Human Rights Day in United Arab Emirates

While millions of people from all over the world are celebrating the International Human Rights Day by demanding an end to the ongoing human rights abuses in many places, activists in United Arab Emirates are not able to exercise their rights to freedom of expression and assembly (whether by organizing protests or writing about authorities’ violations). They are intimidated to use social media platforms like Twitter or Facebook to share the stories of political detainees and prisoners of conscience or any other violation that the government is exercising in the name of “national security”. Most of them can't join “Human Rights Day” Twitter campaigns.

Recently, a very young activist, Mohamed El-Zumer  (18 years old) was arrested for his Twitter posts that support political detainees in UAE and demand their release. He is the youngest political detainee, arrested for voicing his opinions by using Twitter. His arrest came following a cyber-crimes decree that attacks free speech. Human Rights Watch said that the Federal Legal Decree no.5/2012 vague words provide a legal basis to prosecute and jail people who use information technology to, among other things, criticize senior officials, argue for political reform, or organize unlicensed demonstrations. The decree threatens activists, bloggers, and ordinary citizens who exercise their rights to freedom of expression.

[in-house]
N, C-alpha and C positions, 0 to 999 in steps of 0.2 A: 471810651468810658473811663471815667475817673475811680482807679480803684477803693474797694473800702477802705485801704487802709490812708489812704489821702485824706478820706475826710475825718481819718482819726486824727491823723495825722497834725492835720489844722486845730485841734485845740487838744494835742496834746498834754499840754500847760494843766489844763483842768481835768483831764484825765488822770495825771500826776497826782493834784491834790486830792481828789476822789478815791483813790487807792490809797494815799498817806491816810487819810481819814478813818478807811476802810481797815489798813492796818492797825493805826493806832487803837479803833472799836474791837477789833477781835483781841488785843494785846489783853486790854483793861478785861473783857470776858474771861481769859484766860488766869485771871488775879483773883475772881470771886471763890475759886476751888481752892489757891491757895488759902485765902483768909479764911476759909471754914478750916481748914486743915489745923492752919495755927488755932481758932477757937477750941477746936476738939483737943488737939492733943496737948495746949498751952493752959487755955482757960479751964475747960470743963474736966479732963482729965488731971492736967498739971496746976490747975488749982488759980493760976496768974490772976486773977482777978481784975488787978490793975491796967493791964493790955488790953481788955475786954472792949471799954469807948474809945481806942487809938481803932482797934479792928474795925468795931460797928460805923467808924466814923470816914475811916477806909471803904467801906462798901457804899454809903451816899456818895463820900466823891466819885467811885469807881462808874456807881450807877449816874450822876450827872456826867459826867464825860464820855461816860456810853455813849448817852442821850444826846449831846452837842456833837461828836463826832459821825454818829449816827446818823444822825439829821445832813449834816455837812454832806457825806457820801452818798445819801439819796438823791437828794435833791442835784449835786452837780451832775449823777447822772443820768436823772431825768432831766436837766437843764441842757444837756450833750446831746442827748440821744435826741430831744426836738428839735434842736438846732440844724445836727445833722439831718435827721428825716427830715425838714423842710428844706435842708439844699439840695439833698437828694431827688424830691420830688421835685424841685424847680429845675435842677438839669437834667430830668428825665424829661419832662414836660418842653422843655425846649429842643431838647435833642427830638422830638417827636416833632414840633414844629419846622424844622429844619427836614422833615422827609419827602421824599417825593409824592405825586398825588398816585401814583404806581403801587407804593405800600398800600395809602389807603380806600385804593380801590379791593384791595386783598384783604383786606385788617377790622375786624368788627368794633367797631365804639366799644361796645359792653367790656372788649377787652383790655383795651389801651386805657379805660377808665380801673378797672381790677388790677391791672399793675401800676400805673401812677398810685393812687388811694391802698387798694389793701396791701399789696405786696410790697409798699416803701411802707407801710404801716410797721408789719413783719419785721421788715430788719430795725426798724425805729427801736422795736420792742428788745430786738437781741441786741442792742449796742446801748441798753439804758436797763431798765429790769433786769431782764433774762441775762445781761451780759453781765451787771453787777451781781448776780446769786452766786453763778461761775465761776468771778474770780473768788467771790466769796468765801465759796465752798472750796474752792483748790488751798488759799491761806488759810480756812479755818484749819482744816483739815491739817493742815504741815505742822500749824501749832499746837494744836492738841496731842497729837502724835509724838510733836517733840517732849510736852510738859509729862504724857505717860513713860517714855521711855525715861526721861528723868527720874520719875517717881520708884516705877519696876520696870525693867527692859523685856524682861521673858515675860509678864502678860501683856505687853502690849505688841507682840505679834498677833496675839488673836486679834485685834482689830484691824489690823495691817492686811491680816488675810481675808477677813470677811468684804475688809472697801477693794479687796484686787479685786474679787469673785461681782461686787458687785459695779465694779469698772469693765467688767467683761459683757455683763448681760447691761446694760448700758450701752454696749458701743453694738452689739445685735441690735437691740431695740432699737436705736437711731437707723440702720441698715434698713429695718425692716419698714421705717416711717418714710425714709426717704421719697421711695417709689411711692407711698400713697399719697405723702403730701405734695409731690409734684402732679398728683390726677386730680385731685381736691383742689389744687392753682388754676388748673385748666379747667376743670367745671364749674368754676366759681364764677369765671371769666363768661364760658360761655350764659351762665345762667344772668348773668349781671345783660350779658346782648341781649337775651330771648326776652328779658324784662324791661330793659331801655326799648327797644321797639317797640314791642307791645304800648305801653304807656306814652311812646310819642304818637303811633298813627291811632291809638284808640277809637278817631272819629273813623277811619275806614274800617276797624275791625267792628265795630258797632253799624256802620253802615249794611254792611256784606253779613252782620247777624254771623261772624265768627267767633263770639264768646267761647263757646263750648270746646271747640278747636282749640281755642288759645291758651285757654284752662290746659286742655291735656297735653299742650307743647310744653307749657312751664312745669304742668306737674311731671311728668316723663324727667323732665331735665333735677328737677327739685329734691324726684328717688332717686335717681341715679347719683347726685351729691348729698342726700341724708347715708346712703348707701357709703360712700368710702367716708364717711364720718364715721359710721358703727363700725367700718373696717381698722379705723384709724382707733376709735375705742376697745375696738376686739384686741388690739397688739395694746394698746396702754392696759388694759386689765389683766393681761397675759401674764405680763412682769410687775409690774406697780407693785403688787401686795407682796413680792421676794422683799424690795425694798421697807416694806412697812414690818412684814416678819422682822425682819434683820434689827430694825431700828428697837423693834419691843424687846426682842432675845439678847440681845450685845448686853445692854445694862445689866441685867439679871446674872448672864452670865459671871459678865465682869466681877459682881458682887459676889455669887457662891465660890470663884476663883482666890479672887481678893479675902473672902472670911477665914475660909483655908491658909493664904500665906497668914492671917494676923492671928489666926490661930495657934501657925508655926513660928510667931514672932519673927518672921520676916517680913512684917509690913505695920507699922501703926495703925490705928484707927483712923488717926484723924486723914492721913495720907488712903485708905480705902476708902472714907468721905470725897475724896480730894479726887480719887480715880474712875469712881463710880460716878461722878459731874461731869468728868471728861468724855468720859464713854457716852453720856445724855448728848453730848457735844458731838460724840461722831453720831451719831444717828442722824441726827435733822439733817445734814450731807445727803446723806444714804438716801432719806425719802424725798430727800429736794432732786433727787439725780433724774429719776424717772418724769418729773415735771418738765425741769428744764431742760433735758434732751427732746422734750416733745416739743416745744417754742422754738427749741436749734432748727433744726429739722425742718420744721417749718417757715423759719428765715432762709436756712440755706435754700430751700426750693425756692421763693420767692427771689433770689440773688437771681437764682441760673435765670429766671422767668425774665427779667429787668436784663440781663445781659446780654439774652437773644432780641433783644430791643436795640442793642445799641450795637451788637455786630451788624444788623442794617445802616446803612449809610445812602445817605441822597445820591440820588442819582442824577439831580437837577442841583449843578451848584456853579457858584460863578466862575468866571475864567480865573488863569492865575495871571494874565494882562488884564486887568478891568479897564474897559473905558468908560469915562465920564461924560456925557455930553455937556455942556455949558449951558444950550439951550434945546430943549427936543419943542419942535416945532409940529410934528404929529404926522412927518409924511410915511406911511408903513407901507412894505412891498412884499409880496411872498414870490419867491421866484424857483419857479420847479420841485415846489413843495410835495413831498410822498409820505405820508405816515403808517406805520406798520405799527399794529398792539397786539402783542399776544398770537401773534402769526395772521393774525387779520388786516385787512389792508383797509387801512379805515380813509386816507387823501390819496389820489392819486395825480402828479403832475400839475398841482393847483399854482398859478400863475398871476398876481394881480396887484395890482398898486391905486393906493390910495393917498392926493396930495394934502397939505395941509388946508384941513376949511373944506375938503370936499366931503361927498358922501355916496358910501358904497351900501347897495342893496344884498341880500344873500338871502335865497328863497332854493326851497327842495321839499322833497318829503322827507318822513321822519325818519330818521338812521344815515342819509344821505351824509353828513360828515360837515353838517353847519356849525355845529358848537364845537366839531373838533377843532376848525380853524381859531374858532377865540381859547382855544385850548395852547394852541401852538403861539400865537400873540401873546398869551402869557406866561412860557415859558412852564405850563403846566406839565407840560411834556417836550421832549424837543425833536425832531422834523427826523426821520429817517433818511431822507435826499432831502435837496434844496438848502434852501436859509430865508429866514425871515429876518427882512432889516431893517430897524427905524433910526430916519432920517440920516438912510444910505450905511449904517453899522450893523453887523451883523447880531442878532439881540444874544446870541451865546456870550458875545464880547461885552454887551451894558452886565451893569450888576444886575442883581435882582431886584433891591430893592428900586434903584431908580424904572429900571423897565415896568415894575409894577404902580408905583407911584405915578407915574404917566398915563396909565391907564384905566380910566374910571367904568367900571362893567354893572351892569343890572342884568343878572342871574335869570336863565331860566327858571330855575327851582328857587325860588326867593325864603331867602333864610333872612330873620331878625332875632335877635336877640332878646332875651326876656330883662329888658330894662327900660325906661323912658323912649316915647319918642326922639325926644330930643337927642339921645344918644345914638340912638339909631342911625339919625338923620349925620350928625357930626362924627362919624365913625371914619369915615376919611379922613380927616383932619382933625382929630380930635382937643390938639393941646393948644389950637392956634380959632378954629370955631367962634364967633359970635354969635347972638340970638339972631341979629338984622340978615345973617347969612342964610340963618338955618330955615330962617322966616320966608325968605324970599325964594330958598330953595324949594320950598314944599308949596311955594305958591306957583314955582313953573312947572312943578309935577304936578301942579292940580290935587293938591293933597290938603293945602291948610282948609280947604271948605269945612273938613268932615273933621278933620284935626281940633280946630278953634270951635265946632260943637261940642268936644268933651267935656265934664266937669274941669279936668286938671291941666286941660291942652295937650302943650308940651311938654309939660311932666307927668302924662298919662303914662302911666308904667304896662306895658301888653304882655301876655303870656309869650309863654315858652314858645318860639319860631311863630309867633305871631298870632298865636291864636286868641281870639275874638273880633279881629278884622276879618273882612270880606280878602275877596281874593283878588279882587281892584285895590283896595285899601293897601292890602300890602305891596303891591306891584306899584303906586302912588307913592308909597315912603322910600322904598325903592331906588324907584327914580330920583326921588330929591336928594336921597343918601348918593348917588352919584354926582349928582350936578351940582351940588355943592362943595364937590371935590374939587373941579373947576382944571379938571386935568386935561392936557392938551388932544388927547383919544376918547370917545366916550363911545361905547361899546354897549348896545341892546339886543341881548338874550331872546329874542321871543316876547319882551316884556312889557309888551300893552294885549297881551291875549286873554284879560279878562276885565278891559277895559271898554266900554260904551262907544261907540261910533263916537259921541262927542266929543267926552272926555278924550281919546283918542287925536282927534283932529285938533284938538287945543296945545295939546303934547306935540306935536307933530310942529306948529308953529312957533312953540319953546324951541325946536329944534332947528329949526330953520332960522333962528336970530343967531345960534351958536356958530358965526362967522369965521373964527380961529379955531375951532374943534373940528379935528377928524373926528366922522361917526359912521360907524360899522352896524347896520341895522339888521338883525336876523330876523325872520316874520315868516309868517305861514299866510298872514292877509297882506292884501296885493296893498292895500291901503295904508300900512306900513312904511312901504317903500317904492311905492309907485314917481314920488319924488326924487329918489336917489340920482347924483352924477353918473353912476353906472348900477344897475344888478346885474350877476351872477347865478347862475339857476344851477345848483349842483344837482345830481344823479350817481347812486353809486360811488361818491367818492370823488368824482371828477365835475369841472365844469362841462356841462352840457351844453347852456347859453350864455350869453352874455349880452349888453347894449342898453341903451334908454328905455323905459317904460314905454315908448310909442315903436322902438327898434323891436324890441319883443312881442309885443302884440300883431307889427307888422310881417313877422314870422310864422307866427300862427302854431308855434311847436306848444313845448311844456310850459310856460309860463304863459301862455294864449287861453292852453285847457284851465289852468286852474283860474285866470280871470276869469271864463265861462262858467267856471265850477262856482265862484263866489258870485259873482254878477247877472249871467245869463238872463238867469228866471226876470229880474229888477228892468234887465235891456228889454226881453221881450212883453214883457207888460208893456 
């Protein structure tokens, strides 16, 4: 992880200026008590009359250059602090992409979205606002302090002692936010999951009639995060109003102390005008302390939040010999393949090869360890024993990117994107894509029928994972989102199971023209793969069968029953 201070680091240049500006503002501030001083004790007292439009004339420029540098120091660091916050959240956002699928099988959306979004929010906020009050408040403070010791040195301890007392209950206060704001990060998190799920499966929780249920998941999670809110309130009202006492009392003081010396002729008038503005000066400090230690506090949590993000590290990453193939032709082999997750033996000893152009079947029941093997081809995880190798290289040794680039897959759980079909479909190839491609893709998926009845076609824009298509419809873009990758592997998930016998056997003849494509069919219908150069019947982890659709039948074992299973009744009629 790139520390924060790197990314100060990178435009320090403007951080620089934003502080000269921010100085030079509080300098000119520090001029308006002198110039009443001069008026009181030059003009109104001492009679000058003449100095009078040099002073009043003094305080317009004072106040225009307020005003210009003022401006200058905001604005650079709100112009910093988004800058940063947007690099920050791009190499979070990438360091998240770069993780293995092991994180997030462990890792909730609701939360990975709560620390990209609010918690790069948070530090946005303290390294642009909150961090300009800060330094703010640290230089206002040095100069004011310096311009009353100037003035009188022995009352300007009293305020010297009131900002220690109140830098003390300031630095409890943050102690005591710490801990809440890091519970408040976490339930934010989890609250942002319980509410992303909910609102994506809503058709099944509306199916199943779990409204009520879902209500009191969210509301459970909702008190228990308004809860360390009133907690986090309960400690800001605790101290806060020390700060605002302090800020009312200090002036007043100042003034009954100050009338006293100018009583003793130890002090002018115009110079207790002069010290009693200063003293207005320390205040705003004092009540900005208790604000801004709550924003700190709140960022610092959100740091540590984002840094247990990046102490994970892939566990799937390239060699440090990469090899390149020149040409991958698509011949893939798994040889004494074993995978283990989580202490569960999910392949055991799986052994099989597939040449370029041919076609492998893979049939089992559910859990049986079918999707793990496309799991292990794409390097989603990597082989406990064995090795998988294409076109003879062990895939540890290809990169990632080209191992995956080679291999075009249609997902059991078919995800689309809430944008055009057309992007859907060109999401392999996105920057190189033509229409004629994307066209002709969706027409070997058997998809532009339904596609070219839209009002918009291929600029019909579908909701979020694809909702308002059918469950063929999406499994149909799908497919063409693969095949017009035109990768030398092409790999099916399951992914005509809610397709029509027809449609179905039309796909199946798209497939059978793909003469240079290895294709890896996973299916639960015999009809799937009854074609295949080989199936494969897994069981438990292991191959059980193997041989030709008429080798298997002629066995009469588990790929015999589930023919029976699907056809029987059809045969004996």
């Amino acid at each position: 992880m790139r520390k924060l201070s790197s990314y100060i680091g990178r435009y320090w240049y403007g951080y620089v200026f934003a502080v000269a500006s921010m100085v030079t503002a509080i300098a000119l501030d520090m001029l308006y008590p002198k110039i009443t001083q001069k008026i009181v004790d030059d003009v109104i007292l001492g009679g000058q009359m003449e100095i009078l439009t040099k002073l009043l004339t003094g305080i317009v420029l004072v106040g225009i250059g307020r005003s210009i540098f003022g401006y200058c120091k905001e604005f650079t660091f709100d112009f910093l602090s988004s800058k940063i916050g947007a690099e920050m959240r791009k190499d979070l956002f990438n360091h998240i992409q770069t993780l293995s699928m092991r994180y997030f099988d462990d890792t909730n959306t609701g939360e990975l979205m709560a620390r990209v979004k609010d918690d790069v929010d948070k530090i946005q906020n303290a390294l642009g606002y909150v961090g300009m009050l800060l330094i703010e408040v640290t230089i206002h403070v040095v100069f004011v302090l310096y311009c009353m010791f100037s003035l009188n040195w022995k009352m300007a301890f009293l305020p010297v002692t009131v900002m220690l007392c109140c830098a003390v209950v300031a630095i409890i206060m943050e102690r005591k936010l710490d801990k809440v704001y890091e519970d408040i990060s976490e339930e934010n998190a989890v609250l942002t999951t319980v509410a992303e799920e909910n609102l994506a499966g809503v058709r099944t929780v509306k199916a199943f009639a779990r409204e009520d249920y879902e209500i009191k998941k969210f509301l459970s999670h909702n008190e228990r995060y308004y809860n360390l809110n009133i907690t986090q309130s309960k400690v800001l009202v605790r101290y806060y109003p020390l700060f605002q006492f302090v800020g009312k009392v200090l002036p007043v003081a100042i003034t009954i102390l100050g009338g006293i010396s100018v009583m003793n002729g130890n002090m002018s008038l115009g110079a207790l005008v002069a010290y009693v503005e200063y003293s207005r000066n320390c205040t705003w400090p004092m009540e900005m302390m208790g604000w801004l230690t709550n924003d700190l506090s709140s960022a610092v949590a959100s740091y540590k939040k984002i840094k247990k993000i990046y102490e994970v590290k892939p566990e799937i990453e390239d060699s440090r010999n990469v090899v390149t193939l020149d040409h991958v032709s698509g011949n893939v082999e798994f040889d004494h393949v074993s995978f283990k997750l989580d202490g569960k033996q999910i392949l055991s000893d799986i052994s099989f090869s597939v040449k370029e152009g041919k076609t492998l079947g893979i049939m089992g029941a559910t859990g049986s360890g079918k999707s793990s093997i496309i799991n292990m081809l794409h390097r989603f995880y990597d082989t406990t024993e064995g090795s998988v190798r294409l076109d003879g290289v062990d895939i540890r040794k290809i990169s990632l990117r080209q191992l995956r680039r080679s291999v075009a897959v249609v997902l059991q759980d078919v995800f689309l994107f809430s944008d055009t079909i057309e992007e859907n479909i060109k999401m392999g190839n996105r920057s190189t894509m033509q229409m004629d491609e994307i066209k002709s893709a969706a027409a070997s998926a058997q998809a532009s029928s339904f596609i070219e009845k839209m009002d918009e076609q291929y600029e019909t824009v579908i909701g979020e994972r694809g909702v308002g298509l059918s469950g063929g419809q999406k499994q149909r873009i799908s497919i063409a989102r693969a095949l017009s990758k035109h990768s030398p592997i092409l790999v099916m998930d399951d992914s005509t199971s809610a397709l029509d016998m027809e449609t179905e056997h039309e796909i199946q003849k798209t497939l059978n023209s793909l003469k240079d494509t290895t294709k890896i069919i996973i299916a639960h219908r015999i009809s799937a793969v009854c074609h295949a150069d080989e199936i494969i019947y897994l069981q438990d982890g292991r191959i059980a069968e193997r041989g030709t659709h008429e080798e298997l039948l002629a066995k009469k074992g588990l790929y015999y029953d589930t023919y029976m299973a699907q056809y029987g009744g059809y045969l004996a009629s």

El-Zumer's family told Emirates Centre for Human Rights (ECHR) that after arresting him, and searching his home, he was taken to an unknown destination. By arresting El-Zumer, the number of political detainees, that I am aware of, has raised to 64 detainees. Many of those detainees are in unknown places, and their families don't have access to them. There have been no fair trials, and most of the government's claims are that those peaceful activists pose a threat to the national security.

On the International Human Rights Day, those detainees must not be forgotten. Tweeting on their behalf is what I and many other human rights activists will do today. Freedom of expression is a priority for human rights activists, regardless of the detainees’ opinions or political backgrounds.

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